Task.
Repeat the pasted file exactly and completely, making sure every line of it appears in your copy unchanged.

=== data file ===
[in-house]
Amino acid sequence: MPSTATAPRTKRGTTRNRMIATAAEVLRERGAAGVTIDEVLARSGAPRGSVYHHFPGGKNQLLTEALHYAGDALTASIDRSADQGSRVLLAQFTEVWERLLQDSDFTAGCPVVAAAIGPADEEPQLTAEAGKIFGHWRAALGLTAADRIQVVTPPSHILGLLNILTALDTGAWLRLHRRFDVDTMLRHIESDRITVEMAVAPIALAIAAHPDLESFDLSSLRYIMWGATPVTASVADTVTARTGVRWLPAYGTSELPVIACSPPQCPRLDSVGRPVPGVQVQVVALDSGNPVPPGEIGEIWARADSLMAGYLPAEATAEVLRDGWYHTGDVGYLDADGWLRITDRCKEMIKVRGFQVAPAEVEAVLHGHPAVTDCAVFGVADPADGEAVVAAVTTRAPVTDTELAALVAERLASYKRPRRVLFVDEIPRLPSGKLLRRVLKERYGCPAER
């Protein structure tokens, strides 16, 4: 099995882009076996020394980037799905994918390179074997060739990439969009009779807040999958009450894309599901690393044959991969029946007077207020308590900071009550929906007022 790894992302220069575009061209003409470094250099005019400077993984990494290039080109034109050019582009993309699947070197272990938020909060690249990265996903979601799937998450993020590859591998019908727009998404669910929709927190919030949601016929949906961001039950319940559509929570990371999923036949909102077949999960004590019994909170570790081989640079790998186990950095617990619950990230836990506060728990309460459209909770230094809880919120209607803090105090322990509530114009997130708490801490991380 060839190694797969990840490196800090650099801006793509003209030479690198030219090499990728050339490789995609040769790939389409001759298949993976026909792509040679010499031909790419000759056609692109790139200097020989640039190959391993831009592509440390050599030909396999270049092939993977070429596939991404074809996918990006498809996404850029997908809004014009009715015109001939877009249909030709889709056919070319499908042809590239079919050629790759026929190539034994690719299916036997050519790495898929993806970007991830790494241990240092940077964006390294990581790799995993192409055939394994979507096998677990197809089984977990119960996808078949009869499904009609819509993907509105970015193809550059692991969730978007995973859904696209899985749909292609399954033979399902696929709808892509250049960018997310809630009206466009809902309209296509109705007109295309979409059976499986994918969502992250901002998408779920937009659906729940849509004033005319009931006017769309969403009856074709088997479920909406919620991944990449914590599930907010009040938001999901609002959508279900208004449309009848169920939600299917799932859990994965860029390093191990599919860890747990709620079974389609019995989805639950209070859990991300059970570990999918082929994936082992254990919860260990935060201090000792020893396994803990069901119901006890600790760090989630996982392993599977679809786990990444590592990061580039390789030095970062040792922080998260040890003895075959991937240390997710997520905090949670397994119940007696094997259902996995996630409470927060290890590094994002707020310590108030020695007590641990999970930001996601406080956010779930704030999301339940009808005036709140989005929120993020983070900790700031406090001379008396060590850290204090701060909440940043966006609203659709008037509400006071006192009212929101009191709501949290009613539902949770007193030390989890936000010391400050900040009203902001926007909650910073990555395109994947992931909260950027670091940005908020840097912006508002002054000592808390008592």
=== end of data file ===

[in-house]
Amino acid sequence: MPSTATAPRTKRGTTRNRMIATAAEVLRERGAAGVTIDEVLARSGAPRGSVYHHFPGGKNQLLTEALHYAGDALTASIDRSADQGSRVLLAQFTEVWERLLQDSDFTAGCPVVAAAIGPADEEPQLTAEAGKIFGHWRAALGLTAADRIQVVTPPSHILGLLNILTALDTGAWLRLHRRFDVDTMLRHIESDRITVEMAVAPIALAIAAHPDLESFDLSSLRYIMWGATPVTASVADTVTARTGVRWLPAYGTSELPVIACSPPQCPRLDSVGRPVPGVQVQVVALDSGNPVPPGEIGEIWARADSLMAGYLPAEATAEVLRDGWYHTGDVGYLDADGWLRITDRCKEMIKVRGFQVAPAEVEAVLHGHPAVTDCAVFGVADPADGEAVVAAVTTRAPVTDTELAALVAERLASYKRPRRVLFVDEIPRLPSGKLLRRVLKERYGCPAER
């Protein structure tokens, strides 16, 4: 099995882009076996020394980037799905994918390179074997060739990439969009009779807040999958009450894309599901690393044959991969029946007077207020308590900071009550929906007022 790894992302220069575009061209003409470094250099005019400077993984990494290039080109034109050019582009993309699947070197272990938020909060690249990265996903979601799937998450993020590859591998019908727009998404669910929709927190919030949601016929949906961001039950319940559509929570990371999923036949909102077949999960004590019994909170570790081989640079790998186990950095617990619950990230836990506060728990309460459209909770230094809880919120209607803090105090322990509530114009997130708490801490991380 060839190694797969990840490196800090650099801006793509003209030479690198030219090499990728050339490789995609040769790939389409001759298949993976026909792509040679010499031909790419000759056609692109790139200097020989640039190959391993831009592509440390050599030909396999270049092939993977070429596939991404074809996918990006498809996404850029997908809004014009009715015109001939877009249909030709889709056919070319499908042809590239079919050629790759026929190539034994690719299916036997050519790495898929993806970007991830790494241990240092940077964006390294990581790799995993192409055939394994979507096998677990197809089984977990119960996808078949009869499904009609819509993907509105970015193809550059692991969730978007995973859904696209899985749909292609399954033979399902696929709808892509250049960018997310809630009206466009809902309209296509109705007109295309979409059976499986994918969502992250901002998408779920937009659906729940849509004033005319009931006017769309969403009856074709088997479920909406919620991944990449914590599930907010009040938001999901609002959508279900208004449309009848169920939600299917799932859990994965860029390093191990599919860890747990709620079974389609019995989805639950209070859990991300059970570990999918082929994936082992254990919860260990935060201090000792020893396994803990069901119901006890600790760090989630996982392993599977679809786990990444590592990061580039390789030095970062040792922080998260040890003895075959991937240390997710997520905090949670397994119940007696094997259902996995996630409470927060290890590094994002707020310590108030020695007590641990999970930001996601406080956010779930704030999301339940009808005036709140989005929120993020983070900790700031406090001379008396060590850290204090701060909440940043966006609203659709008037509400006071006192009212929101009191709501949290009613539902949770007193030390989890936000010391400050900040009203902001926007909650910073990555395109994947992931909260950027670091940005908020840097912006508002002054000592808390008592």